Ben Crane (1929-2022)

Ben Crane

Ben Crane

Benjamin Field Crane, 92, of Cold Spring, died Feb. 18.

Ben was born on May 5, 1929, in Holden, Massachusetts, and grew up in Sterling, Massachusetts; Canon, Georgia; and the Bronx. This included a stint at the Leake & Watts children’s home (now Rising Ground), where he and his brother Fred lived in the orphanage’s dormitory while their mother worked as its dietician. (They visited her on Sundays.)

Ben attended the Bronx High School of Science and the University of Iowa, where, after one semester, he enlisted in the U.S. Army in September 1946 at age 17. When his service as a radio announcer in Livorno, Italy, ended, Ben returned to Iowa and graduated Phi Beta Kappa in 1951.

He worked as a DJ, reporter, home football-game announcer and a member of the Central Party and Entertainment Committee, which brought bands led by Tommy Dorsey, Duke Ellington, Dizzy Gillespie and others to campus. After a debating tour in England, Scotland and Wales for the English-Speaking Union, he attended the New York University Law School on a Root-Tilden Scholarship, graduating cum laude in 1954.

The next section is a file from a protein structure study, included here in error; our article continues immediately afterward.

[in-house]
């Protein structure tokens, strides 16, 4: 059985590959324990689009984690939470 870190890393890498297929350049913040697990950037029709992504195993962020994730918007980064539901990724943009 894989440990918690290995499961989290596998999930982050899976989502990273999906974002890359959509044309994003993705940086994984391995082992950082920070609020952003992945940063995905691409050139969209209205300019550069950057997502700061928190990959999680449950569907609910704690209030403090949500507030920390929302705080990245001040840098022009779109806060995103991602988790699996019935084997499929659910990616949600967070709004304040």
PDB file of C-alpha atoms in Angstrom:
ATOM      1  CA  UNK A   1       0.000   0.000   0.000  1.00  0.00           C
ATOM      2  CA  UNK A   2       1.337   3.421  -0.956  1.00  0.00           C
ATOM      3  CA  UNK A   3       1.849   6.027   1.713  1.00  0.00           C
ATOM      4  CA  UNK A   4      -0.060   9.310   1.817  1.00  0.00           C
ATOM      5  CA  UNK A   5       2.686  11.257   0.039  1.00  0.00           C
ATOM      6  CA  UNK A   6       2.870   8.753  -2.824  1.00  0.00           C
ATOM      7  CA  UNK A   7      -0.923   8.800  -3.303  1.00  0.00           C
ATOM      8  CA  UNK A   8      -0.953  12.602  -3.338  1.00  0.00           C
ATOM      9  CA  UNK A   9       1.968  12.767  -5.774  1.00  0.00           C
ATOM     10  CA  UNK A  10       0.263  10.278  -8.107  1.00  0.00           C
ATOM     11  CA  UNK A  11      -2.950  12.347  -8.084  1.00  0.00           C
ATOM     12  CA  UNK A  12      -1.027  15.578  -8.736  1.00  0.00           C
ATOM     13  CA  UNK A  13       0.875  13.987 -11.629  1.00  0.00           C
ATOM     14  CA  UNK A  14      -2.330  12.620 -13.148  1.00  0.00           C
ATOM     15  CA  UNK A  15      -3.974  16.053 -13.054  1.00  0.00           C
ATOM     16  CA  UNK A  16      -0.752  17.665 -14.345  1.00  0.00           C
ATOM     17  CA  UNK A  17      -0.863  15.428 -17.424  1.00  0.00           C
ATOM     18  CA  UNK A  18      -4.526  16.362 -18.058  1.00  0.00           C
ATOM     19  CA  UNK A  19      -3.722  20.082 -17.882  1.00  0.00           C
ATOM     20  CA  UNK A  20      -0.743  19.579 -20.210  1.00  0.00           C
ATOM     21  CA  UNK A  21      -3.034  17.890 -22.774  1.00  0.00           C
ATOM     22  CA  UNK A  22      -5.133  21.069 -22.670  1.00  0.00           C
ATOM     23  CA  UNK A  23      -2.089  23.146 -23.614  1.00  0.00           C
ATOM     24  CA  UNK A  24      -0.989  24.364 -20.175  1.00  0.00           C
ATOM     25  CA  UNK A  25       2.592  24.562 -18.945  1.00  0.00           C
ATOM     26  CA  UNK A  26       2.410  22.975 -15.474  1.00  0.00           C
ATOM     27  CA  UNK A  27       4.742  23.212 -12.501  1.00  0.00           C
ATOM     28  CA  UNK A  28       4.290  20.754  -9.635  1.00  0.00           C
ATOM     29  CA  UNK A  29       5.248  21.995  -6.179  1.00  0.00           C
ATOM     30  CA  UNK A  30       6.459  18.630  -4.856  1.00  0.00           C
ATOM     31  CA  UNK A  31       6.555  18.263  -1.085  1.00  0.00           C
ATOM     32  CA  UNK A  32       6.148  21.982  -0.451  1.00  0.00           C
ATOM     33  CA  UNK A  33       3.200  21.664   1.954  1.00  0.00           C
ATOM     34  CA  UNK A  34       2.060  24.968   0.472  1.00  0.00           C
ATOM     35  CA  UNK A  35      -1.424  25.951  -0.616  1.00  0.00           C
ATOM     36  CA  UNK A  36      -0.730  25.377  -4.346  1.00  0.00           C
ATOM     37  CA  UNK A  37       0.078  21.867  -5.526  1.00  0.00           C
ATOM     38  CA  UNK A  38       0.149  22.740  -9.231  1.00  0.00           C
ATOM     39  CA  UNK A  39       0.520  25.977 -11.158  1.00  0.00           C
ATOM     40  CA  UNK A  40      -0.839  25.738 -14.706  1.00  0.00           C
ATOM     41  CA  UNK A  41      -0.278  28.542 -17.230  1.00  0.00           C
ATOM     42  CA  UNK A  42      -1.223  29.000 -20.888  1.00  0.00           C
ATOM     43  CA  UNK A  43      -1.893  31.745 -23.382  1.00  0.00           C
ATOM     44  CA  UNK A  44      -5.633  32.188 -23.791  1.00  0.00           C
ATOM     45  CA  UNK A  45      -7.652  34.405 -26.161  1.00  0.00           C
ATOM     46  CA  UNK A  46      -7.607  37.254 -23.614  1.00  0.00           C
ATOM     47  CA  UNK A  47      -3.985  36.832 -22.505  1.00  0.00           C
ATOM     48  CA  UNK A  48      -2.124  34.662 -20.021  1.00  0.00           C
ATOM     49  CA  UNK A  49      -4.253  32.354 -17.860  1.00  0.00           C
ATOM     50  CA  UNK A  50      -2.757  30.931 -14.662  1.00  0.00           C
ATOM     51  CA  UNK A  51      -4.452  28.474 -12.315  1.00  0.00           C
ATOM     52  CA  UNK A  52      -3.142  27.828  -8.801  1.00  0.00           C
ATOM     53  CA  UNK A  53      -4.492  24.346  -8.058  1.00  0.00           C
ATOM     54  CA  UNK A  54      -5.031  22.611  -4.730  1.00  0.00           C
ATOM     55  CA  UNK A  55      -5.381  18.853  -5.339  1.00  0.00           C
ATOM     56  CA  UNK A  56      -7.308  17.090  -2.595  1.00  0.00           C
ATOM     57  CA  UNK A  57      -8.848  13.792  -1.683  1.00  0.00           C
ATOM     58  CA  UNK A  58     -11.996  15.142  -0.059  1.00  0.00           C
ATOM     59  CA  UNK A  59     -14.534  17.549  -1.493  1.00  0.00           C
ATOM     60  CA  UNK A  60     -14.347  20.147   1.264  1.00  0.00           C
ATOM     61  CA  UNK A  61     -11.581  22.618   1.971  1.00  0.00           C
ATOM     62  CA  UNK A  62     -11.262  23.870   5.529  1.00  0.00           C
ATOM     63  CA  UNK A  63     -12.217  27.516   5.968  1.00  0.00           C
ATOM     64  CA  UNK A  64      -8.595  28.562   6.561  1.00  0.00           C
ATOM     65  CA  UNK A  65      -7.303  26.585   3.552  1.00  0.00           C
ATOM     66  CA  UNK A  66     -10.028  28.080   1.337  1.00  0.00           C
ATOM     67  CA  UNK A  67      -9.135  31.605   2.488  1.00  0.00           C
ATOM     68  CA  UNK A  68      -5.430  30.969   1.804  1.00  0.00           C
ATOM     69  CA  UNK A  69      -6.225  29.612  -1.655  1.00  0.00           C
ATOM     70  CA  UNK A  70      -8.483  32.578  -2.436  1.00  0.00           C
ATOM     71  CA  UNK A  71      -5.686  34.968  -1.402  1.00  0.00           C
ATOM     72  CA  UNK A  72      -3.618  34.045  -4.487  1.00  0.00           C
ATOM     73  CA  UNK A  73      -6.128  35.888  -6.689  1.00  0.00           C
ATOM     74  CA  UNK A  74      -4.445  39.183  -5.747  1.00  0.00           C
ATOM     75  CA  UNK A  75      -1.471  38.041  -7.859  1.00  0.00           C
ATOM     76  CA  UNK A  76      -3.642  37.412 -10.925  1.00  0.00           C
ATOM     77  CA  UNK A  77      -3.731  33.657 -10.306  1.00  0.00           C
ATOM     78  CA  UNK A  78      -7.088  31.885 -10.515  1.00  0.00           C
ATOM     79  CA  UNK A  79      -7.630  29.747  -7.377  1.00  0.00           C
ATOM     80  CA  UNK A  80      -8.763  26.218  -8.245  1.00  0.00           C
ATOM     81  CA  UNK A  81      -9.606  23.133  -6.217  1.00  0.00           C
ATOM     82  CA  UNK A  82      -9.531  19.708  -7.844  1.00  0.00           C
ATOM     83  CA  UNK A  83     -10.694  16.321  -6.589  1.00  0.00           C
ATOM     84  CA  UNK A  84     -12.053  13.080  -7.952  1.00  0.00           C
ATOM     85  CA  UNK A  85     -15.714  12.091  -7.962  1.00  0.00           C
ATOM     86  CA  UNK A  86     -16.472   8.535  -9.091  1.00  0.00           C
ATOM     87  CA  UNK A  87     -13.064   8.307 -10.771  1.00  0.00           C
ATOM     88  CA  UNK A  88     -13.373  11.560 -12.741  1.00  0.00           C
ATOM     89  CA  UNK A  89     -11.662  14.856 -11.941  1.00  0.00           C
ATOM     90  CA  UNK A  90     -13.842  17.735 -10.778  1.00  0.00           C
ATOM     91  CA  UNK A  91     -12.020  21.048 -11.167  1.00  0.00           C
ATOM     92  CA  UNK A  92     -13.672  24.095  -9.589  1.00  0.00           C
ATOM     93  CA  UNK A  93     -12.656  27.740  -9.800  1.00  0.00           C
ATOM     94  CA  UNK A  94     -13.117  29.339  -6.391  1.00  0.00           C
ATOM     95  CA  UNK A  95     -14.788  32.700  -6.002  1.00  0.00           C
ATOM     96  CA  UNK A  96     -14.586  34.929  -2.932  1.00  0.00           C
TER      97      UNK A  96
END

Ben was a lawyer with Cravath, Swaine & Moore for 40 years, from 1954 to 1994, working on corporate financing transactions and mergers and acquisitions for global corporations. He was in charge of the firm’s Paris office in 1965 and 1966. Ben genuinely enjoyed his career, his colleagues and his clients at Cravath, his family said.

Ben also lived in Brooklyn and Santa Fe, New Mexico. One of his favorite charitable activities was sending children’s books to a library founded by his sister-in-law, Catherine, in Kumbo, Cameroon. He also helped many relatives with their education.

Ben was an early proponent of and leader in establishing the Brooklyn Bridge Park on old piers along the Brooklyn waterfront. He and his late wife, the former Sally Molloy, had wonderful friends in each of the places they lived and had an incredibly busy social life. (He said he had been an introvert, but Sally changed all of that, his family said.)

Ben collected Native American pottery, textiles and prints; Japanese prints and art from the Pacific Northwest; Hudson River School paintings; and books and antiques. He had a fabulous sense of humor, a sharp mind and deep empathy for others, his family said. He and his family traveled all over the world — he didn’t want to take vacations anywhere close to NYC and risk being called into the office — and he reveled in learning about other cultures. Inspired by Sally’s example, Ben wrote a memoir several years ago.

He is survived by his children, Michael (Kate), Betsy and Susan (Karen); his grandchildren Cameron, Benjamin and Harrison Crane, Noah, Alexander and Elsa Mushkin, and Lily Crane-Newman; his sister-in-law, Catherine Molloy; and his close friends Peter Leavy, Marcia McHam and Melissa McHam.

A celebration of life is planned for the spring. Memorial donations may be made to the Brooklyn Bridge Park Conservancy (brooklynbridgepark.org), Planned Parenthood of Greater New York (plannedparenthood.org) or the Santa Fe Opera (santafeopera.org).

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